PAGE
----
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How Students Use Technology to “Improve” their results

Cheating has always been a problem, with people will go to extraordinary lengths to make sure they do better than they could on their own. In India, for example, in one state children’s parents climbed the outside of the school building in order to pass notes to their kids.

The problem is, these kind of obvious ways of cheating, where you could just put a security guard outside, may soon be a thing of the past. There are more and more technologies available to help people get the results they’re after.

For example, in an exam in Thailand, there was a case where students were actually wearing spy glasses that allowed them to communicate with people outside the classroom and get them to solve the questions on the exam in real time. Yes, that’s right, mission impossible style all the way.

So, in order to make you aware of what is out there, we’re going to look at some of the devices currently available so that you know what to look out for when exam time rolls around.

Invisible Watch & Calculator

You have to give it to them, they’re getting clever. These watches and calculators appear completely normal to anybody who isn’t wearing the specially equipped accompanying glasses. 

https://youtu.be/xYxGHChOh8I

For those who do wear the glasses, however, the hidden content is displayed clear as day (you can apparently even adjust the brightness) giving them access to whatever they’ve uploaded to the glasses, be they entire texts, pdfs or simple crib sheets. And you can get one from the website for $39 US, so be on the lookout for these.  

Glasses with earpiece

There is also this glasses-with-earpiece combination which allows you to transmit information out through your phone and then get the answers sent back to you by a “helpful” person on the other side of the line.

I do love the instructional video. Is that Mission Impossible they’re playing in the background or is that just me?  It now sells for a little over $300 US so if you’re in a rich neighborhood these bad boys could be coming your way.

Cheat Watch

Not quite as clever as the first item in the list, but still clever enough to fool you if you’re not aware of what’s out there, the Cheat Watch lets the user scrolls through whatever they’ve uploaded to the screen, be it pdfs, word documents, txts and jpgs and calmly figure out the answers to their exams. So far so good, so far so any smart watch.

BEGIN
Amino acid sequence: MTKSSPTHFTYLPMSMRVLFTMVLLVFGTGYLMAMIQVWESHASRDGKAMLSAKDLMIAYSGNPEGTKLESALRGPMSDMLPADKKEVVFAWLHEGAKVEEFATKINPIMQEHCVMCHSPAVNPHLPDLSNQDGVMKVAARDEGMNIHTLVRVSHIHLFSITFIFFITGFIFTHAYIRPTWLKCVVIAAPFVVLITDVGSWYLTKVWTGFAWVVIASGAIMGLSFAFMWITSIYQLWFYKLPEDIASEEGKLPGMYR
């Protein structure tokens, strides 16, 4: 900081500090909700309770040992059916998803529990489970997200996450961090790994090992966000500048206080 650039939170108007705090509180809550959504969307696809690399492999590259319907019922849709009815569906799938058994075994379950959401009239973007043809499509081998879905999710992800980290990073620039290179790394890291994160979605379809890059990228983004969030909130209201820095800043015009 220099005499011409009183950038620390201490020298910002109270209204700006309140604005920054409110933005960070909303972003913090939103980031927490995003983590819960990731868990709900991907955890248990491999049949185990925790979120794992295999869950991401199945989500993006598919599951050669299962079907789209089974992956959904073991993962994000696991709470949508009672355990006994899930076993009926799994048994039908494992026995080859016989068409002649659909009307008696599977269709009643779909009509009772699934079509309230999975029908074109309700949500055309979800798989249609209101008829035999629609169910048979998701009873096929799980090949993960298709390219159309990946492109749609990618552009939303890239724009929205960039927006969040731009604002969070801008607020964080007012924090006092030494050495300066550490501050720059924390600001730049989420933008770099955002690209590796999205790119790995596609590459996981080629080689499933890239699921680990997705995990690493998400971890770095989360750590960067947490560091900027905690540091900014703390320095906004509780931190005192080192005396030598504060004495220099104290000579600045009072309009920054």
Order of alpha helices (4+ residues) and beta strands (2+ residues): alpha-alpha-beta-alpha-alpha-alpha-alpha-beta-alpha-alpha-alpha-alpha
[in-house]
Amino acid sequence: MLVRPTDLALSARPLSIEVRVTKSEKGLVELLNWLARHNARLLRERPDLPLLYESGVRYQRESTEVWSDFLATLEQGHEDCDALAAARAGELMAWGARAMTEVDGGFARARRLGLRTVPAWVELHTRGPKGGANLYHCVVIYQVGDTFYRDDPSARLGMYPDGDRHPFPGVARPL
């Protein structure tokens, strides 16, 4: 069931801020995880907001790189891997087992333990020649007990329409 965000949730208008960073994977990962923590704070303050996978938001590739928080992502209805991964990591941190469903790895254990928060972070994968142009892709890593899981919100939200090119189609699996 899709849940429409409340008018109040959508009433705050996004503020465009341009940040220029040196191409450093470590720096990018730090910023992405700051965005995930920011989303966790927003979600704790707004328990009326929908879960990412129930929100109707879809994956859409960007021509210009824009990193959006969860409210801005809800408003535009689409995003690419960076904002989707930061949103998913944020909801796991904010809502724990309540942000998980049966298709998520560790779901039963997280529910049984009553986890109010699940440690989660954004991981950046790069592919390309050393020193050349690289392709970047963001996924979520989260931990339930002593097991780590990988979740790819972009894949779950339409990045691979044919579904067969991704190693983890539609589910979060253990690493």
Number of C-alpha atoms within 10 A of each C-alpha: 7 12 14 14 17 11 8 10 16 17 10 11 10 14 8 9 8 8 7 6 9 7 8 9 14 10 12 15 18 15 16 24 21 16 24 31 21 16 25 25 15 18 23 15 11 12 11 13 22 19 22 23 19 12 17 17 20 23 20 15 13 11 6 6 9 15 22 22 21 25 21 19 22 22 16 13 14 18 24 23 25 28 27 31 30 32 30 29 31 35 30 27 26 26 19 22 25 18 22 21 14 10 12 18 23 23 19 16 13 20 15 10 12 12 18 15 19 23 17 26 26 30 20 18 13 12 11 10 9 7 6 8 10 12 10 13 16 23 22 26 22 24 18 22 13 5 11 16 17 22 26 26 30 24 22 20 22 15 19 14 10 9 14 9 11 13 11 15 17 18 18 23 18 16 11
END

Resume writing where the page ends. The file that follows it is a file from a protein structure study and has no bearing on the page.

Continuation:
The trick, however, lies in the panic button which allows users to transform it immediately back to a normal watch that only displays the time and, where the other buttons don’t do anything. That makes it rather hard for an examiner to prove that the person was actually cheating (unless you show them this page of course). This one can be got for as little as $88 the US or thereabouts (the prices are all in Euros).

Photoshop

Okay, they’re not actually going to be photoshop into the classroom, but they can have used it to cheat. It’s quite a lot of work, but for those who’d rather win false than win fair, it might just be worth it.

Here the person scans a label of, for example, a soft drink replaces the text on the bottle with their cheat notes and then passes the new label back onto their drink bottle. Most teachers will not check such texts and as a result, they’ll have the notes right under your nose. Sneaky no?

Last thoughts

As technology advances, there will be more and more such things that will make it easier and easier for people to cheat. For example, Google Glass can already display information on the glass of the glasses and as time will go by these types of tools will become ever less conspicuous.

Now, unless you’re living in Iraq (where the government actually shut down the internet for several hours before the tests) we can’t really do that much about it, except work to give the right tools to students before the test so that they don’t feel the need to cheat on the tests. And at the test stay vigilant, ban all technological devices, including wrist watches, and give orders to shoot to kill to security.

Too much?

Good luck monitoring your students. Hopefully, you’ll have a bit better insight into what they might be trying to sneak into the classroom with the list I provided above.

 

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